In his time as a federal prosecutor, Michael gained substantial experience in litigation, trials and appellate work throughout the country, including the investigation and prosecution of a cyber-fraud organization which defrauded more than one million victims of over $100 million, criminal fraud matters related to parallel False Claims Act proceedings, and the prosecution of the leadership structure of the Sinaloa Cartel. He built his reputation as a respected, hands-on investigator by working with a wide variety of federal, state and foreign investigative and regulatory authorities. He successfully briefed and argued cases to the Seventh and Eighth Circuit Courts of Appeals, including matters of the First Amendment and complex evidentiary and federal sentencing guidelines issues.

He knows what clients facing investigations, subpoenas, trials and appeals should expect. He guides them through each process step by step, ensuring they know what to expect and counseling them on the best way to proceed along the way.

He is a graduate of Loyola University of Chicago School of Law, where he also served as an adjunct professor for more than a decade. Earlier in his career, Michael was local prosecutor in Chicago, where he specialized in forensic sciences while assigned as an assistant state’s attorney in the Cook County State’s Attorney’s Office’s cold case homicide unit.

Ivan Bilaniuk, Dinsmore Law Firm, Washington DC, Corporate and Litigation Law Attorney

Ivan’s practice focuses on helping clients realize their business objectives in their international contracting, international commercial disputes, international operations and exporting. He advises clients working in and with foreign markets in the Middle East, Europe, Africa and Asia on contracting, risk management, managing disputes and international compliance issues including anti-corruption due diligence, export controls and trade sanctions.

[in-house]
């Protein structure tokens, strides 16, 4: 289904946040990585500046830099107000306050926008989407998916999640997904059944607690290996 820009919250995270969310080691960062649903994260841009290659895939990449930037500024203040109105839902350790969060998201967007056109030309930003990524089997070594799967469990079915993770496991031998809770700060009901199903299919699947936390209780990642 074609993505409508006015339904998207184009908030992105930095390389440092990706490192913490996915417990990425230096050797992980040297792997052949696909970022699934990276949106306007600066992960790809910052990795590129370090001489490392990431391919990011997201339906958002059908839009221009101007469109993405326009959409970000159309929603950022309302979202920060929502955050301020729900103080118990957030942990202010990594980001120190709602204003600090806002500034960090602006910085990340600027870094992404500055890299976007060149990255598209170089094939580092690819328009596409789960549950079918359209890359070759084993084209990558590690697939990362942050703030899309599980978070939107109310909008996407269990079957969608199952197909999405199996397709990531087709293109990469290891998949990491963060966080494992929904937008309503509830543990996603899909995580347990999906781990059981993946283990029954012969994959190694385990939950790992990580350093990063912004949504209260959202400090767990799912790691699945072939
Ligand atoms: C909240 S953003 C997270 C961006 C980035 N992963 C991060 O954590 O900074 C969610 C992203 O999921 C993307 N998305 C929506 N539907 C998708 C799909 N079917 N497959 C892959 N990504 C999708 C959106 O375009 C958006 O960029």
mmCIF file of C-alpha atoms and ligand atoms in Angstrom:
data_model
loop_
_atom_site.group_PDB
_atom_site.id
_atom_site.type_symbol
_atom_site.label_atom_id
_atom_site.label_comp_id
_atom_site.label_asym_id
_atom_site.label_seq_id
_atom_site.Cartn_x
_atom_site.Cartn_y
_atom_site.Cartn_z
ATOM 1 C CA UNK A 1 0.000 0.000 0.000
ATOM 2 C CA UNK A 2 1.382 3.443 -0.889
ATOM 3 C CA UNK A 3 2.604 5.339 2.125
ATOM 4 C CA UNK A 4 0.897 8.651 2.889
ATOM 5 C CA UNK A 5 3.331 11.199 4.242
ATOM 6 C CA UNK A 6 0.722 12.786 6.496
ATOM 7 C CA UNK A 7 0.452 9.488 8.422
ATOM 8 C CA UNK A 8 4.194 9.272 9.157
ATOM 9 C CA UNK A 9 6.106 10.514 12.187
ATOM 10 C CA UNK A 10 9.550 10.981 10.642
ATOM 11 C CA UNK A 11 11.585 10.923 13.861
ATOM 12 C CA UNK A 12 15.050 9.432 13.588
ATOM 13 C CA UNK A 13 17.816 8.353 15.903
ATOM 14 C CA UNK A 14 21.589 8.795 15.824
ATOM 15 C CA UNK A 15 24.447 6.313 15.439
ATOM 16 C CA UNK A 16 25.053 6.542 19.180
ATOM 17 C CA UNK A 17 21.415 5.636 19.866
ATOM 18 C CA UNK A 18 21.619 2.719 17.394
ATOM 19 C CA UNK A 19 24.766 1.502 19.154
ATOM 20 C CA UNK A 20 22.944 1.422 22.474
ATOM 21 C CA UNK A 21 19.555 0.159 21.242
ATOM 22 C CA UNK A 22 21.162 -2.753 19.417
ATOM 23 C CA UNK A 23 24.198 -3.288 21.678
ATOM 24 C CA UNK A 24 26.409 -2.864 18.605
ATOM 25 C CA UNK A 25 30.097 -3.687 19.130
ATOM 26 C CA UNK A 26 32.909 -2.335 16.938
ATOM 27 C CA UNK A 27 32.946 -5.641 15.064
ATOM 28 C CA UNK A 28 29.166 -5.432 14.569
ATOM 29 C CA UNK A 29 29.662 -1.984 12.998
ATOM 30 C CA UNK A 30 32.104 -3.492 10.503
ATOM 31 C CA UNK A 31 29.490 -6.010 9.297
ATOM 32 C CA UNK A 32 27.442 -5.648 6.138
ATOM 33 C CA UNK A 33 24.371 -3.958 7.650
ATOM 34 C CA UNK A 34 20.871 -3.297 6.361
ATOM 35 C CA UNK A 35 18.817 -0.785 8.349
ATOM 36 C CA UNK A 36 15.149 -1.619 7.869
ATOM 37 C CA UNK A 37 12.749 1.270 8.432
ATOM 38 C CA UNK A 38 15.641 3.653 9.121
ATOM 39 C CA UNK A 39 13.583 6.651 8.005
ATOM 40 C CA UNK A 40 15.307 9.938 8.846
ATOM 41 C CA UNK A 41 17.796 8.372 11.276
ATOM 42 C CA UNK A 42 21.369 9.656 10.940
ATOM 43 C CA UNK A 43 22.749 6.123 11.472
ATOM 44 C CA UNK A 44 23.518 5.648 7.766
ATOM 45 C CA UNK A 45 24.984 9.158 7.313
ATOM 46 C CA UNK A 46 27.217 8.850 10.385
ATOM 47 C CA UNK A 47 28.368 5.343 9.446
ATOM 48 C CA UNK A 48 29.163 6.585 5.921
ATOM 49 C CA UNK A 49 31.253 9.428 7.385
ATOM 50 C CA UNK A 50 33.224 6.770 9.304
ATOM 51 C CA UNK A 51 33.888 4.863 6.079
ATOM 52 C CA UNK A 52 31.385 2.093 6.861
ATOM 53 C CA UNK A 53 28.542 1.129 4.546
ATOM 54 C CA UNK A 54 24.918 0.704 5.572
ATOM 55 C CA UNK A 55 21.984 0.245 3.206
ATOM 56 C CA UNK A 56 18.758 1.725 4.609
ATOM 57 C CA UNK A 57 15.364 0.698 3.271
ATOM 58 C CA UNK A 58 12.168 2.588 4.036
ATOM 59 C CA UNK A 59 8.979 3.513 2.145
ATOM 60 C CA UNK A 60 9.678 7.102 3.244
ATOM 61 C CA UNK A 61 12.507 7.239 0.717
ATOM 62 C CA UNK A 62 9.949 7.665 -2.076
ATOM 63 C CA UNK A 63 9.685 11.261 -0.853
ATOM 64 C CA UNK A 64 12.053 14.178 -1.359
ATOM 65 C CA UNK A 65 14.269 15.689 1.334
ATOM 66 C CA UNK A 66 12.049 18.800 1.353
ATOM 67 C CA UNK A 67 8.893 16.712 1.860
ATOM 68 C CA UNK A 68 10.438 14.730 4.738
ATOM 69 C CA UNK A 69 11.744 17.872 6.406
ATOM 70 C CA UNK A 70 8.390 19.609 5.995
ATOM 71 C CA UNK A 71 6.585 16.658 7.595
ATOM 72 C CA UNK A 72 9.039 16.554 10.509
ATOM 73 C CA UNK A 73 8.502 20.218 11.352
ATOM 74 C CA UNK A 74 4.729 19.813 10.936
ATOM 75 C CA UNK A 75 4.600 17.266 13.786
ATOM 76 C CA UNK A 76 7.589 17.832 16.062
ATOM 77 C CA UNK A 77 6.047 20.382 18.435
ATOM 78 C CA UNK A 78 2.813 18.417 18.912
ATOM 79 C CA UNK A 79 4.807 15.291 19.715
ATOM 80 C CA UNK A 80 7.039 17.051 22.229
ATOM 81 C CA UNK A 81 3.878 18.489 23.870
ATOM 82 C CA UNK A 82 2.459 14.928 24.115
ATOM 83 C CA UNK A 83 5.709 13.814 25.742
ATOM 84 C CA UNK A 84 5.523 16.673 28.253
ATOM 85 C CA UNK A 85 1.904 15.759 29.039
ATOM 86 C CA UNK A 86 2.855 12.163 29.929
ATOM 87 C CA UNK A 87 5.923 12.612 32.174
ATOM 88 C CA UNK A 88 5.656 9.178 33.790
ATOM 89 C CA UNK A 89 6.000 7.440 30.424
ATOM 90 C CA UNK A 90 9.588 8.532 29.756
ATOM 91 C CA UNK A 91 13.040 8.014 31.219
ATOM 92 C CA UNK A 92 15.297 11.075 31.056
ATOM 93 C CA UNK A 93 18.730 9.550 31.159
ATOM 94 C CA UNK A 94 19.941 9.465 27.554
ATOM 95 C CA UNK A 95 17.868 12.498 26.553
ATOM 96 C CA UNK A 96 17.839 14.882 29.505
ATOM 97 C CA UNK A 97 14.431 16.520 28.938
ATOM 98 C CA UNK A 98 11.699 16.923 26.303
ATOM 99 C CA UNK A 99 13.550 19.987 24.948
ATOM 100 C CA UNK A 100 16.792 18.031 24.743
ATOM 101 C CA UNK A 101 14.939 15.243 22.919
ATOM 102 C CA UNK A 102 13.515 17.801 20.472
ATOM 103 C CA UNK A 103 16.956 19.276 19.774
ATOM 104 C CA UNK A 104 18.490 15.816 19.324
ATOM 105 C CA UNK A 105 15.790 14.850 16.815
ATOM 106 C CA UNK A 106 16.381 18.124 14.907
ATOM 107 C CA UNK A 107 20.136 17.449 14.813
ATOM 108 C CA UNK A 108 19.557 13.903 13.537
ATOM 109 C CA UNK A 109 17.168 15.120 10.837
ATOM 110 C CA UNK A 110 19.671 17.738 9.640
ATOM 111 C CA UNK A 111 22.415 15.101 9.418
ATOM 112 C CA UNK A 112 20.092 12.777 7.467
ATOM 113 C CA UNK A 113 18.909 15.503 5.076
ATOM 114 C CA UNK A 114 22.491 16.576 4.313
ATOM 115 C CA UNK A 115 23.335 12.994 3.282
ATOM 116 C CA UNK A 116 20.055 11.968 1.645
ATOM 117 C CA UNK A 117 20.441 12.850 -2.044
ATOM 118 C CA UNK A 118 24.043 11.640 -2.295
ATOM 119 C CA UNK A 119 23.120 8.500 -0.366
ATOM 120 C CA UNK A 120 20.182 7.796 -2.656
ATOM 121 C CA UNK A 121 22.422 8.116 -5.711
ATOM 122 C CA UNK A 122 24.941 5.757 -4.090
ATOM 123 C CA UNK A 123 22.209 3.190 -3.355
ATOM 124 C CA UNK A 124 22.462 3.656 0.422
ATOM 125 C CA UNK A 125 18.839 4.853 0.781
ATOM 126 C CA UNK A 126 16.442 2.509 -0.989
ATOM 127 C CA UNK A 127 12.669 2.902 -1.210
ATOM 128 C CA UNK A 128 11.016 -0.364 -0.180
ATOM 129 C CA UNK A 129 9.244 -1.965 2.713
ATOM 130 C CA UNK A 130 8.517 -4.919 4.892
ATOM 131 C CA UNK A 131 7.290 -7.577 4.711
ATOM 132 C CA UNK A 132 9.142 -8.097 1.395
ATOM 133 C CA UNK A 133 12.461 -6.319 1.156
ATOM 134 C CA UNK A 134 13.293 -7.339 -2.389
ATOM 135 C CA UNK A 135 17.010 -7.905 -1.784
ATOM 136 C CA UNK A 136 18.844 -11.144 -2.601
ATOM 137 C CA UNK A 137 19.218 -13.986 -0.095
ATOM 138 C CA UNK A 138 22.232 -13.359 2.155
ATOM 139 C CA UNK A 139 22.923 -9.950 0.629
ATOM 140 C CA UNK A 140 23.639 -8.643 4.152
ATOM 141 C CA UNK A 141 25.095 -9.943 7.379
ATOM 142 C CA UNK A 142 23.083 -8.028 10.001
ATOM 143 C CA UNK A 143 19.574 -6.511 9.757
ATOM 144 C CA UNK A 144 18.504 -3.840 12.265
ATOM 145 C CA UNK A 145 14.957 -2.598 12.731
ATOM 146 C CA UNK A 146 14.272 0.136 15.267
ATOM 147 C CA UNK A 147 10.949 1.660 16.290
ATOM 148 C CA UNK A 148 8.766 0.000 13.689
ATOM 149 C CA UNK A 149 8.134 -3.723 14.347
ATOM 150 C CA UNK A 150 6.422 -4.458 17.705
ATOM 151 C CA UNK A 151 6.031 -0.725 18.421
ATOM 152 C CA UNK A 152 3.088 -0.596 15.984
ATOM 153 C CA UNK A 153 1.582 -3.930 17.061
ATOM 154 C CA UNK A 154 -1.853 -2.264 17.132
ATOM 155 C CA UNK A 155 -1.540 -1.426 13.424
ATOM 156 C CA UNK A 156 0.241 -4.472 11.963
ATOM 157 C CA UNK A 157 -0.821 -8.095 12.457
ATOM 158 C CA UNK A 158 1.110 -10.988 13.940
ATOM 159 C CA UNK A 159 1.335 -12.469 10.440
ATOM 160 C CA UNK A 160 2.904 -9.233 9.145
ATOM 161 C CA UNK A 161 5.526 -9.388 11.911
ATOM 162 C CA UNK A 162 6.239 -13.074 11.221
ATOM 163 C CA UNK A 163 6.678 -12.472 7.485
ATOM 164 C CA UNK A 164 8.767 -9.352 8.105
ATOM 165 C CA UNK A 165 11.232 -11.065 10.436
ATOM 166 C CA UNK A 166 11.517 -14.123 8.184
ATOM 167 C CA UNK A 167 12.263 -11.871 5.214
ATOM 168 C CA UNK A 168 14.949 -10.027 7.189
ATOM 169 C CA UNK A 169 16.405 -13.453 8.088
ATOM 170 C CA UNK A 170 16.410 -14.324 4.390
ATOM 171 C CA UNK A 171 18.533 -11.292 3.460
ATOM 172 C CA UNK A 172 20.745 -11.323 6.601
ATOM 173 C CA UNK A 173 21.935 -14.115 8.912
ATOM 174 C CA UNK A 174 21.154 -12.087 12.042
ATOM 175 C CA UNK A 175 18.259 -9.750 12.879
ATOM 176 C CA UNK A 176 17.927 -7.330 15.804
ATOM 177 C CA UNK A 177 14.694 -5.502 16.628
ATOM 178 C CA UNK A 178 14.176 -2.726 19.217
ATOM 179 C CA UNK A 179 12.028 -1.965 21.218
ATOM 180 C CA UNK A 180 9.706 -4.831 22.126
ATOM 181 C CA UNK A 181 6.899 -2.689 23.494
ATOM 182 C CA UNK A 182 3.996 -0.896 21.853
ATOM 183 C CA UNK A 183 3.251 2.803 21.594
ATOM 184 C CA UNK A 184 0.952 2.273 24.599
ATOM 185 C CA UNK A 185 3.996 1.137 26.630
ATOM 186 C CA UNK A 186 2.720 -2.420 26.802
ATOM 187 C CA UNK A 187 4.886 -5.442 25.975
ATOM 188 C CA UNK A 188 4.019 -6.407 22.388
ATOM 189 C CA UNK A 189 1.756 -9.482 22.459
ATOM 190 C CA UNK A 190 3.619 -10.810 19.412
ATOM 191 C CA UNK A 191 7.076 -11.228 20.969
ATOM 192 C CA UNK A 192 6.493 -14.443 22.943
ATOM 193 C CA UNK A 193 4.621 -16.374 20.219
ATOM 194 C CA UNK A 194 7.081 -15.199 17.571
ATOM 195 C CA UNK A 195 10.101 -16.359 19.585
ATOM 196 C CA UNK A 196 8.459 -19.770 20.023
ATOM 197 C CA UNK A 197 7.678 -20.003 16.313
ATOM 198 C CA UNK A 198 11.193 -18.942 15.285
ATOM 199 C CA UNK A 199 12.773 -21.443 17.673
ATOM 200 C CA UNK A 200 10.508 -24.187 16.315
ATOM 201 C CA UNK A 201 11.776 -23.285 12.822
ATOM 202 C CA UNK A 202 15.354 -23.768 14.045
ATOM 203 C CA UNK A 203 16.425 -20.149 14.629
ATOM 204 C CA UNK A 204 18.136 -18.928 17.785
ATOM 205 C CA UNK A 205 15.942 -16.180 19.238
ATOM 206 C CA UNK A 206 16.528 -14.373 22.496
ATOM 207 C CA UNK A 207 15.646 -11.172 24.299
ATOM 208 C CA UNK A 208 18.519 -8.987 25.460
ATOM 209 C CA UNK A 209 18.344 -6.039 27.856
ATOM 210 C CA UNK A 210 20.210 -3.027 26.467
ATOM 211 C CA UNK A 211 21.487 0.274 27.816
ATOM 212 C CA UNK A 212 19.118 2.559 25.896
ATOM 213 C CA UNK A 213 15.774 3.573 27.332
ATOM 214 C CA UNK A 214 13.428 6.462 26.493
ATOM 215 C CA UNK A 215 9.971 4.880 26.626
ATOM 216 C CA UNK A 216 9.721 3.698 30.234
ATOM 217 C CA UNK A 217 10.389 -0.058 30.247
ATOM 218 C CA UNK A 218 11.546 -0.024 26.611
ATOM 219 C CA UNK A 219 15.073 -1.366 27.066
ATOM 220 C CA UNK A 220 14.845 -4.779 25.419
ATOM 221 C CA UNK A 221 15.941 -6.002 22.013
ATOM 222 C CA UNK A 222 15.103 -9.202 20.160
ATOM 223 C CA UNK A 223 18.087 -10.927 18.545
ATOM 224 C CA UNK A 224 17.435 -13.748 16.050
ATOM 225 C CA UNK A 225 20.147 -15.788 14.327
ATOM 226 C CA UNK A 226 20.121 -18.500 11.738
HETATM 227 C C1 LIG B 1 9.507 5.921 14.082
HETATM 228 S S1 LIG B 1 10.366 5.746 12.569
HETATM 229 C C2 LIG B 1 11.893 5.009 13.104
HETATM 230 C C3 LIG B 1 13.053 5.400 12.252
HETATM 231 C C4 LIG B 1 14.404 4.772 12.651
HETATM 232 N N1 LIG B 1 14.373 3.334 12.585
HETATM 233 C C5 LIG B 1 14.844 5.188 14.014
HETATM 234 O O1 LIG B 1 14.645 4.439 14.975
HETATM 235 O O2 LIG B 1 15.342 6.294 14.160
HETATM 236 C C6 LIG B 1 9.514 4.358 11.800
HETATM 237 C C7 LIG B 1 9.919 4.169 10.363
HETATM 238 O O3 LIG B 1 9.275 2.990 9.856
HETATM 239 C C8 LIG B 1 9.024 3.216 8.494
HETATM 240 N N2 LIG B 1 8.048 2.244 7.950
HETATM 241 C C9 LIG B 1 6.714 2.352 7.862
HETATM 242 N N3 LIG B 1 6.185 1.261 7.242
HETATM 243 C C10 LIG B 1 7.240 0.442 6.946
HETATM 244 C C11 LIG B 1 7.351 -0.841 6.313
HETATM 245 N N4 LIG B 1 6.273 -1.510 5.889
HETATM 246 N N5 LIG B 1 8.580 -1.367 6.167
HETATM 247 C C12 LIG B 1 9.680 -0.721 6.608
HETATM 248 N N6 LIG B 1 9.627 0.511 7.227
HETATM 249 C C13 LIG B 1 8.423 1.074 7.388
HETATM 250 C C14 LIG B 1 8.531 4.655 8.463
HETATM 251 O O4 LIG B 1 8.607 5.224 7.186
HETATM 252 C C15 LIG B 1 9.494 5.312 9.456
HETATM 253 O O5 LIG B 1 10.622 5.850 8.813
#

He engages in international arbitration of commercial and international government contract...

Harvey Jay Cohen, Domestic Foreign Transactions Attorney, Dinsmore Shohl law

Harvey Cohen is a long-standing, accomplished corporate attorney, uniquely focused on helping clients win by practically, pro-actively and efficiently assisting with their domestic and foreign transactions. With years of studies and dealings abroad, Harvey applies his global experience to address cross-border strategies and complex issues in tandem with client product or service needs, specific industry situations, as well as "must haves" and "must avoids" before crafting any solution or agreement. 

Harvey is known for asking the hard, practical...

Pablo J. Davis Attorney  Dinsmore Cincinnati Litigation False Claims Act Spanish Speaking
Of Counsel

Pablo’s practice focuses on False Claims Act (FCA) litigation and conducting investigations in response to government subpoenas and Civil Investigative Demands, as well as general commercial litigation. Pablo brings an international and multilingual background (including native fluency in Spanish) to his practice and is an experienced legal interpreter and translator.

Prior to joining Dinsmore, Pablo served as law clerk to Judge Bernice B. Donald of the United States Court of Appeals for the Sixth Circuit. He also worked as a law clerk with the general counsel of the Shelby County (...